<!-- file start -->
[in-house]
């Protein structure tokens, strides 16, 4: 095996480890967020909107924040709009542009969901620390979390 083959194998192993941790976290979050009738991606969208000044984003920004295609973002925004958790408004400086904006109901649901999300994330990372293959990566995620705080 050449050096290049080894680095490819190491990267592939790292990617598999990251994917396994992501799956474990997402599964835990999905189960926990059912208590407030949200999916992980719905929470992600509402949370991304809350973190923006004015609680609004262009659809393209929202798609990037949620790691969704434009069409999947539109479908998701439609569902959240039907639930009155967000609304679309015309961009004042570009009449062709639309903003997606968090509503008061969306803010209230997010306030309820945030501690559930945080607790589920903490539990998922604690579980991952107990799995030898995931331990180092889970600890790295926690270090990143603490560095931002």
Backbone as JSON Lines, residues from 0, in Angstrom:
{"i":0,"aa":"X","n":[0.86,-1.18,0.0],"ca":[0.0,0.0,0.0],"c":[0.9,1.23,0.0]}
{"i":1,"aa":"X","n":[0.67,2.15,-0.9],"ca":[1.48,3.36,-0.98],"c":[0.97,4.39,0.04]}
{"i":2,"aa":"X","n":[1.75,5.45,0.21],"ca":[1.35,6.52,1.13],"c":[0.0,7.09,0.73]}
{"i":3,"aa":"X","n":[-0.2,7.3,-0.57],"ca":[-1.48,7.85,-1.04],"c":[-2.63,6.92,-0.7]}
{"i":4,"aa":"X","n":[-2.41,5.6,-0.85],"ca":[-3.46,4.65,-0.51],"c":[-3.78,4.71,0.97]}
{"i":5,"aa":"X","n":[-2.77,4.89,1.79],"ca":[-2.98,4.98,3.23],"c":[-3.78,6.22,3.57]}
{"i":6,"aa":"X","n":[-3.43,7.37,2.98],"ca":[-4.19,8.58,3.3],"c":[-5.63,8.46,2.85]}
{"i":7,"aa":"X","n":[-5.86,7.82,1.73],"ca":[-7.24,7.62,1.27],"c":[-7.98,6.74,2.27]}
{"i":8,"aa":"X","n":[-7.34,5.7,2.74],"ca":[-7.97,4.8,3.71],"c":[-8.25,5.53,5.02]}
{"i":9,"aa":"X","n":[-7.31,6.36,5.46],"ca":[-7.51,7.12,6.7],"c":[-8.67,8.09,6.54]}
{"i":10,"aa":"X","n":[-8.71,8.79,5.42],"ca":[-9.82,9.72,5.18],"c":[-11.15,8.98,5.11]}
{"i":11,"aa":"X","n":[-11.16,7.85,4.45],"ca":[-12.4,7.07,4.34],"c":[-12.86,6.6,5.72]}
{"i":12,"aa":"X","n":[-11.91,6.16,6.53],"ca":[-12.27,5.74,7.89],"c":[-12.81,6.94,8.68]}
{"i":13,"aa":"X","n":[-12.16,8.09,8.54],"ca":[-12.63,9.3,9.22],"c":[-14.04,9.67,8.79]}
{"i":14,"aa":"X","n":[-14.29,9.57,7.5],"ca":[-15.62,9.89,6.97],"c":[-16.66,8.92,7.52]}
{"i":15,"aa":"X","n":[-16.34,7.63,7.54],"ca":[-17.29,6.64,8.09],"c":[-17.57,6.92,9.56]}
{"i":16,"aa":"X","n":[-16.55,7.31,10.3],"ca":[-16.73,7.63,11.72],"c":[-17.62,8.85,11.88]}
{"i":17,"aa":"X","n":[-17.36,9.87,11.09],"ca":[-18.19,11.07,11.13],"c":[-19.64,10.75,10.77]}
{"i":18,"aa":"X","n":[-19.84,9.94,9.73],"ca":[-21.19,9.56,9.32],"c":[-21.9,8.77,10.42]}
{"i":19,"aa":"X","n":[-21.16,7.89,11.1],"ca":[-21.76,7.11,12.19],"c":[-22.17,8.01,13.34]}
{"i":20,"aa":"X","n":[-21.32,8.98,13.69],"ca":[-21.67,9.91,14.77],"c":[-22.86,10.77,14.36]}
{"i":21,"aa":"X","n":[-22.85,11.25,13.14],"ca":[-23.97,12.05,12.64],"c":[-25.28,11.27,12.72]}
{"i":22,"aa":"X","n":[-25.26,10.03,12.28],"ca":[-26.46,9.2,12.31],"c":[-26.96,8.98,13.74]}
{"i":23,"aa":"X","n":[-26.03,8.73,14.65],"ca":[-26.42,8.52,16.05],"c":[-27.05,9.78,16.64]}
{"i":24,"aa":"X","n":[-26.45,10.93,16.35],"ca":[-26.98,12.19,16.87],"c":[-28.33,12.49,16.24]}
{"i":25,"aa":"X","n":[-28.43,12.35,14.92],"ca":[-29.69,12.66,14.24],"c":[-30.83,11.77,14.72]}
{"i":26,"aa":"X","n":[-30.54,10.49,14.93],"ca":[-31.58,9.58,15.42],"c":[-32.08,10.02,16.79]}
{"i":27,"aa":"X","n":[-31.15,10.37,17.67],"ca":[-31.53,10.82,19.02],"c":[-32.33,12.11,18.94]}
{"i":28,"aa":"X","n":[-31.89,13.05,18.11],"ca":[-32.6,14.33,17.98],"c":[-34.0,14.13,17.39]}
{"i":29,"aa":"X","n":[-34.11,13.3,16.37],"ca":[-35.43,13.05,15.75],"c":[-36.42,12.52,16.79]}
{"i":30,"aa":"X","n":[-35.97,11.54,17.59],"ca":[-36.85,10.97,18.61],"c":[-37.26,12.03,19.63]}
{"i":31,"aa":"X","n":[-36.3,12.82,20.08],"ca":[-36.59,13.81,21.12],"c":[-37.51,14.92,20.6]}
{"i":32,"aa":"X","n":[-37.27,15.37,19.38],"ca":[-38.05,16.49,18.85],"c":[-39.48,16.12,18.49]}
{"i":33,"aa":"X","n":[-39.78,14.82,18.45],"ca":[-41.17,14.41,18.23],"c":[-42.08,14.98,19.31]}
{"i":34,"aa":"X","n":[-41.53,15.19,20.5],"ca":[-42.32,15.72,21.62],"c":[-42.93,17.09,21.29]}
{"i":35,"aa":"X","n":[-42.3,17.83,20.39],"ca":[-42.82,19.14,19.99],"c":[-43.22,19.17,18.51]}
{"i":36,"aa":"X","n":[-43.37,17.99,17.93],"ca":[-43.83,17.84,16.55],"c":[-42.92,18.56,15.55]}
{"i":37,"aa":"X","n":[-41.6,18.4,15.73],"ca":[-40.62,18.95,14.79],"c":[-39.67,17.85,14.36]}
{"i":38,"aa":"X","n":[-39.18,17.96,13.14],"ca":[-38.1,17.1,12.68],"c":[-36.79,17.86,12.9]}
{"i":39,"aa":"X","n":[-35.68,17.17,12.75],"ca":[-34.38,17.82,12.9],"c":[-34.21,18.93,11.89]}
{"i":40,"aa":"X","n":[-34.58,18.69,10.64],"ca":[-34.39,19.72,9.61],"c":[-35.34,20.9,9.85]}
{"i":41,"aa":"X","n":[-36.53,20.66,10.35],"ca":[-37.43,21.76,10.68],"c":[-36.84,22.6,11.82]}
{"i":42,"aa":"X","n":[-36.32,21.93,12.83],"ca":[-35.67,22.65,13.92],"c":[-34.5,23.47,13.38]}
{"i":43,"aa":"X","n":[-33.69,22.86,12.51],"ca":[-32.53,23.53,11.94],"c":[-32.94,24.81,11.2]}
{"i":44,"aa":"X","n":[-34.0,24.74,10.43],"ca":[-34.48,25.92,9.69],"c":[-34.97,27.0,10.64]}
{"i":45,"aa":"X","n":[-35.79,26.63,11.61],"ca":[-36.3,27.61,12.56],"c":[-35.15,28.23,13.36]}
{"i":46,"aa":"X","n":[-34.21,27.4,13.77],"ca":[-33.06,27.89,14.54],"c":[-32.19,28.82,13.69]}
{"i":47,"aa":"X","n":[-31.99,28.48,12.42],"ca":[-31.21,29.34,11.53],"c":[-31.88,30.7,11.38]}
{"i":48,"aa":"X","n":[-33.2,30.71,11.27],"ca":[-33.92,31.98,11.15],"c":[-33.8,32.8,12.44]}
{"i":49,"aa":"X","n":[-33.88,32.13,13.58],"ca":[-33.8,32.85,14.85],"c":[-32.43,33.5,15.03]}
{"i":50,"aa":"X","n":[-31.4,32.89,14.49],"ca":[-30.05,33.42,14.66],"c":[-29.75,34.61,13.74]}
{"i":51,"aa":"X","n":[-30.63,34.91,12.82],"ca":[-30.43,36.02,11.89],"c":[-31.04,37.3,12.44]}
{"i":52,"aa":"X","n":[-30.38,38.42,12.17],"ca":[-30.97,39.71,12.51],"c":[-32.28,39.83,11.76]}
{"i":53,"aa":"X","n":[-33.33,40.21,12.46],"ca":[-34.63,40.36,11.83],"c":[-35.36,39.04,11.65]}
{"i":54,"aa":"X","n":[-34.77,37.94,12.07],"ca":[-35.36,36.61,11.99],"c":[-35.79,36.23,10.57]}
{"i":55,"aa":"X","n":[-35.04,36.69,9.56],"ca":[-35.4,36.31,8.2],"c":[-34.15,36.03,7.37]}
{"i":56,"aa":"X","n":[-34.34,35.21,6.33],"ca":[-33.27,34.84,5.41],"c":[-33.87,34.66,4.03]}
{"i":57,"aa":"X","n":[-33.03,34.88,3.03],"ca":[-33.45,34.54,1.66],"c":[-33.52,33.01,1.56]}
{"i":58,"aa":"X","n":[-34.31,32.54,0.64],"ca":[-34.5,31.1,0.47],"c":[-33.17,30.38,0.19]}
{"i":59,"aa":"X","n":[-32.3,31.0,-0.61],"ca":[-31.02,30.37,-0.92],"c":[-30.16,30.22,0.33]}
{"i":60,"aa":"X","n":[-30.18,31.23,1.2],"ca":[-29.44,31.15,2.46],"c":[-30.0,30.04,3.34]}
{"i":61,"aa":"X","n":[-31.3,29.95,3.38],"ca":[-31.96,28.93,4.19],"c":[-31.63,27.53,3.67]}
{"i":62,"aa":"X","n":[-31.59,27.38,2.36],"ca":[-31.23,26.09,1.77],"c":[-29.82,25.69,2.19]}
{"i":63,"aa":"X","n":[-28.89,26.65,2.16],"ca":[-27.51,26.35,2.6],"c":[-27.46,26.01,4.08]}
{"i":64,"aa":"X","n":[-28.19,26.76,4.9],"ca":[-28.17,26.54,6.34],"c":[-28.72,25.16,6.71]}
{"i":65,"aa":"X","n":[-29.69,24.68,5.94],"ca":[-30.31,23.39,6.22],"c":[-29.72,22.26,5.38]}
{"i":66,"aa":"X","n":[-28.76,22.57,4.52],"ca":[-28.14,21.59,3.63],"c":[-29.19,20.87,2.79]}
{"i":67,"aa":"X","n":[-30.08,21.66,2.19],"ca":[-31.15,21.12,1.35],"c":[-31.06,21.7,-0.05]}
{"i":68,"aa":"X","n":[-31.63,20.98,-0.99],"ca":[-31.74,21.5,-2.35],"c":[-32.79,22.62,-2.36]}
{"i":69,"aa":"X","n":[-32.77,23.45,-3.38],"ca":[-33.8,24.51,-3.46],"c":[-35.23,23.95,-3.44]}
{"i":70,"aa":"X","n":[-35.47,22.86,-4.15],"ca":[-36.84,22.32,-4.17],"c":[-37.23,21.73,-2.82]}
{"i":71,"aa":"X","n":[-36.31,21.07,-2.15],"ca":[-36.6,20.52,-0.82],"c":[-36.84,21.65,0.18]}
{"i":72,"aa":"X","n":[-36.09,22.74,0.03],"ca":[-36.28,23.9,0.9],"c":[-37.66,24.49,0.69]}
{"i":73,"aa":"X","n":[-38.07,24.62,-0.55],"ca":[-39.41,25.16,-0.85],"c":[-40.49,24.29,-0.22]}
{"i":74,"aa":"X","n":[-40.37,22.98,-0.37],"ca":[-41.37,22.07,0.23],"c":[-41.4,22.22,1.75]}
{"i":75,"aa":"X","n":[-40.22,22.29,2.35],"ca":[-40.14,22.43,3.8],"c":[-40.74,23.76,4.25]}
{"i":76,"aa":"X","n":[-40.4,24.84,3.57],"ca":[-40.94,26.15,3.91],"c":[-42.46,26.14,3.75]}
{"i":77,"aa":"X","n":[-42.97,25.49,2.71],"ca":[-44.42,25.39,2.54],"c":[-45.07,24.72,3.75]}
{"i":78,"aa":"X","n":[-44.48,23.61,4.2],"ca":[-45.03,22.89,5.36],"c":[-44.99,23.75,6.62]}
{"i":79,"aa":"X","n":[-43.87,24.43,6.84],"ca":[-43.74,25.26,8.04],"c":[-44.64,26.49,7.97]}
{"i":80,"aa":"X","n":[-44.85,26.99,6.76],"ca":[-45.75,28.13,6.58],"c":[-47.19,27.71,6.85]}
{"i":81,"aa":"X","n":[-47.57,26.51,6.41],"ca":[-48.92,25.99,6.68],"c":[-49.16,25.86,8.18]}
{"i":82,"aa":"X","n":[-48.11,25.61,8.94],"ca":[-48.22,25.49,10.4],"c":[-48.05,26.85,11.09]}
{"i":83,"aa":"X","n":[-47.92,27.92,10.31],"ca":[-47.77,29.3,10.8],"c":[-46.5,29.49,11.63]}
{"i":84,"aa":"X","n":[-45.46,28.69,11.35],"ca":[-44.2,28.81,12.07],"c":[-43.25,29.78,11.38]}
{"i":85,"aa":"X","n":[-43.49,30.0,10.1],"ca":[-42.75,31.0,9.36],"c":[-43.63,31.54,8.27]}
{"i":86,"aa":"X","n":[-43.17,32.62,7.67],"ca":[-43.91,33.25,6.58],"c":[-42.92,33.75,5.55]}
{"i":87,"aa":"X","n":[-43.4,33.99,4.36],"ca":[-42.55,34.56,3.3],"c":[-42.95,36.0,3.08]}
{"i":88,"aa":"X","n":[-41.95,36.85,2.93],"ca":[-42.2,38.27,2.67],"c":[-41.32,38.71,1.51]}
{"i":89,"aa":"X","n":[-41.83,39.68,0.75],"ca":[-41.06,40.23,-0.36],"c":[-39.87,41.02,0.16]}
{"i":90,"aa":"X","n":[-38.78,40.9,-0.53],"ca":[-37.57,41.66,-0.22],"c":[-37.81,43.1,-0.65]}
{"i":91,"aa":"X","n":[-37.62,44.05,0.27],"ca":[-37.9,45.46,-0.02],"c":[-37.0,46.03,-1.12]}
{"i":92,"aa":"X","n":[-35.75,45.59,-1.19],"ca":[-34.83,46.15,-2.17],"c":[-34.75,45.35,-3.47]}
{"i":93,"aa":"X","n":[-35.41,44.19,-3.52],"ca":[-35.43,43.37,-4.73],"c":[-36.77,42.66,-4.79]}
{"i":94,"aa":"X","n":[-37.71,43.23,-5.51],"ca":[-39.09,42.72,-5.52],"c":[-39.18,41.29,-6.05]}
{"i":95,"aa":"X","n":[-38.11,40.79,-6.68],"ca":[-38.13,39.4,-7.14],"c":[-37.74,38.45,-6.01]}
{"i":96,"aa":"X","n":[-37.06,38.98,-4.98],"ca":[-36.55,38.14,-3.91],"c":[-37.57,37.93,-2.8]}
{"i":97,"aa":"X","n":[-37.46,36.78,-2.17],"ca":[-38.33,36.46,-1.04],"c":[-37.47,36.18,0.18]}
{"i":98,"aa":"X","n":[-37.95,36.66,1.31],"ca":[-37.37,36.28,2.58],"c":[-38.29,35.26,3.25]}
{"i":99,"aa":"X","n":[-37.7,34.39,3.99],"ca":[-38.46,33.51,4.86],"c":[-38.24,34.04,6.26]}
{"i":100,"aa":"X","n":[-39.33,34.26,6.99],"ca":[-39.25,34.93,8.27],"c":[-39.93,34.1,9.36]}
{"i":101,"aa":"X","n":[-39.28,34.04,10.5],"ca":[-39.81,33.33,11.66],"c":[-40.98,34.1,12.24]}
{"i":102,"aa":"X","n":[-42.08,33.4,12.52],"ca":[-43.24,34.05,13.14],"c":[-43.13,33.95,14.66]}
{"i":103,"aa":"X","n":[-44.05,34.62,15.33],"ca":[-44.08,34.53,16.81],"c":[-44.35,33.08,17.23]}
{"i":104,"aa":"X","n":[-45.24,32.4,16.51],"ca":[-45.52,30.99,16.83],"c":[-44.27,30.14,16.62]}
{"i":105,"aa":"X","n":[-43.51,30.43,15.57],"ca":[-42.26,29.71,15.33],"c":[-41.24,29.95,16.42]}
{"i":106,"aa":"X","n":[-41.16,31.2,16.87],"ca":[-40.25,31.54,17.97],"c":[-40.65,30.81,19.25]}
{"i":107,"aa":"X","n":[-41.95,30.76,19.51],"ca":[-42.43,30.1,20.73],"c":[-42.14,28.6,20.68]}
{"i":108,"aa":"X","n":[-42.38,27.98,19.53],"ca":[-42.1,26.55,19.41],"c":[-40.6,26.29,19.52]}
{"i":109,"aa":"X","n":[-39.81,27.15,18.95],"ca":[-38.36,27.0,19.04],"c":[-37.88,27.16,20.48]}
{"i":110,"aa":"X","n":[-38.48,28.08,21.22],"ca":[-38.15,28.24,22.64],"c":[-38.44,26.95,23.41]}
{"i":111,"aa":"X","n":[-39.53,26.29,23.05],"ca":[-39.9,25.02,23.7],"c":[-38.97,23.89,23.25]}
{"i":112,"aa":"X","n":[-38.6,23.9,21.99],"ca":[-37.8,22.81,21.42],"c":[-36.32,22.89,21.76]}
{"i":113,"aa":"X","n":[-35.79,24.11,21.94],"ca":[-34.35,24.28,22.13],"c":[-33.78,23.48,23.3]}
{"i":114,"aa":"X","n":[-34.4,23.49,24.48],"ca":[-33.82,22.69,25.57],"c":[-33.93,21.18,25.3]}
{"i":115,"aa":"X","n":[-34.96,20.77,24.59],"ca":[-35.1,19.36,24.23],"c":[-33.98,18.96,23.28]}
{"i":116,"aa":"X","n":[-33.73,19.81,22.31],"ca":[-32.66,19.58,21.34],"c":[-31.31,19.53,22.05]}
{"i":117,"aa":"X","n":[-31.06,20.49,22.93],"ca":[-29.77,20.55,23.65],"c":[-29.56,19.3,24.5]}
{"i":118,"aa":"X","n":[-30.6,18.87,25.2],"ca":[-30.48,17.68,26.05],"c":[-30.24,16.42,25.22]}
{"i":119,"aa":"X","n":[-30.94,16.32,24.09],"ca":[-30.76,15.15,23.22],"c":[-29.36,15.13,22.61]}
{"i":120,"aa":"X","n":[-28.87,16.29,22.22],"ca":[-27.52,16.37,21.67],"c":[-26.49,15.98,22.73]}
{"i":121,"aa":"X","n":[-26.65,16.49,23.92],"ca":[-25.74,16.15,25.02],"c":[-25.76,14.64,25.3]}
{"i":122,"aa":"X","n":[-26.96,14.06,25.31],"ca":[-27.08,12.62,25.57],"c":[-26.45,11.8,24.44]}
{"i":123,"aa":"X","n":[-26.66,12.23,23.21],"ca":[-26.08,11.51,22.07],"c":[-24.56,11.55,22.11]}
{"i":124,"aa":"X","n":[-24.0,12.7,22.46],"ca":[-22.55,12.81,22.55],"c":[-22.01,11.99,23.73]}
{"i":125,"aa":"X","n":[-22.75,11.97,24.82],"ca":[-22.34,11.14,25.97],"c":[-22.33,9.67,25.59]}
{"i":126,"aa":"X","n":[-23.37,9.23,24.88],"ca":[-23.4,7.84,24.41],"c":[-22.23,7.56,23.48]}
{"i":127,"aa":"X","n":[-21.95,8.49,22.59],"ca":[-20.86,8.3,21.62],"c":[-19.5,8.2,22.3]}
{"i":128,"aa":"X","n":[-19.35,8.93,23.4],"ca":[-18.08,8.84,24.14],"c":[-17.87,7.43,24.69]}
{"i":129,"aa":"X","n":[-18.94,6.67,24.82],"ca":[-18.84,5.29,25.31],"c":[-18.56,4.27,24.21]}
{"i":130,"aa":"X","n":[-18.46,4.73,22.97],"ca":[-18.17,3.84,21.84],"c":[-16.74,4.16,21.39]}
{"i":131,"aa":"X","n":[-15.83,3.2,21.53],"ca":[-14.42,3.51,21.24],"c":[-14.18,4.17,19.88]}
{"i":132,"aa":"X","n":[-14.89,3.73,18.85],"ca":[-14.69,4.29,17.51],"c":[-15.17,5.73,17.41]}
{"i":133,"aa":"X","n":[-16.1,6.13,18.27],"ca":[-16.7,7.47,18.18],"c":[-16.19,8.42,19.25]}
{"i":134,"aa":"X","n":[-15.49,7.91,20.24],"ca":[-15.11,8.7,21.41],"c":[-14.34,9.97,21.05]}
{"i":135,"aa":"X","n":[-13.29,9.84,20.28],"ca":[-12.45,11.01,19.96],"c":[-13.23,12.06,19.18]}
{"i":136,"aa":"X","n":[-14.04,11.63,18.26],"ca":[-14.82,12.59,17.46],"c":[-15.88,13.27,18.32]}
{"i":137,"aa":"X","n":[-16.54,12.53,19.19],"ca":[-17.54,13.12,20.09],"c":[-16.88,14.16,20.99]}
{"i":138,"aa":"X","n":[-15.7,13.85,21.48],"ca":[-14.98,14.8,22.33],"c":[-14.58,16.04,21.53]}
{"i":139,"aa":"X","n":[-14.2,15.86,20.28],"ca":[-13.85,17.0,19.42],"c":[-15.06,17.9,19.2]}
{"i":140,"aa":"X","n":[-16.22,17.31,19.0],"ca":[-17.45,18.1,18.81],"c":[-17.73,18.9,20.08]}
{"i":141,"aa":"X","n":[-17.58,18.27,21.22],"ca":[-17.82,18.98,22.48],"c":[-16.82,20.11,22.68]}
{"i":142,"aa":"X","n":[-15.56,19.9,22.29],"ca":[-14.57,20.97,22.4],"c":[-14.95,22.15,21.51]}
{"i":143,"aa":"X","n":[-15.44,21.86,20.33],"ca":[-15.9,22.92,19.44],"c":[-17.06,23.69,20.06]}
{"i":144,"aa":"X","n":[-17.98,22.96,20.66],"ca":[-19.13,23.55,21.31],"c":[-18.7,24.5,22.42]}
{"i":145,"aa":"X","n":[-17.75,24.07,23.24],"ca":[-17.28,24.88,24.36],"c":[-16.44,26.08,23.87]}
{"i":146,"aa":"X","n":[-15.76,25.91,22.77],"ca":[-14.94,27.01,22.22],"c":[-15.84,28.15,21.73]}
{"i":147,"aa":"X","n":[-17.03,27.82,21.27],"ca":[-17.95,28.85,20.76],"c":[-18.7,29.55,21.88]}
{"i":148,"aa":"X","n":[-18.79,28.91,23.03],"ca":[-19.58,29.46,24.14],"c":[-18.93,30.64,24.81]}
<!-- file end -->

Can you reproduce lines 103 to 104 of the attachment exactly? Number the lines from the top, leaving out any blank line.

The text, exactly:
{"i":99,"aa":"X","n":[-37.7,34.39,3.99],"ca":[-38.46,33.51,4.86],"c":[-38.24,34.04,6.26]}
{"i":100,"aa":"X","n":[-39.33,34.26,6.99],"ca":[-39.25,34.93,8.27],"c":[-39.93,34.1,9.36]}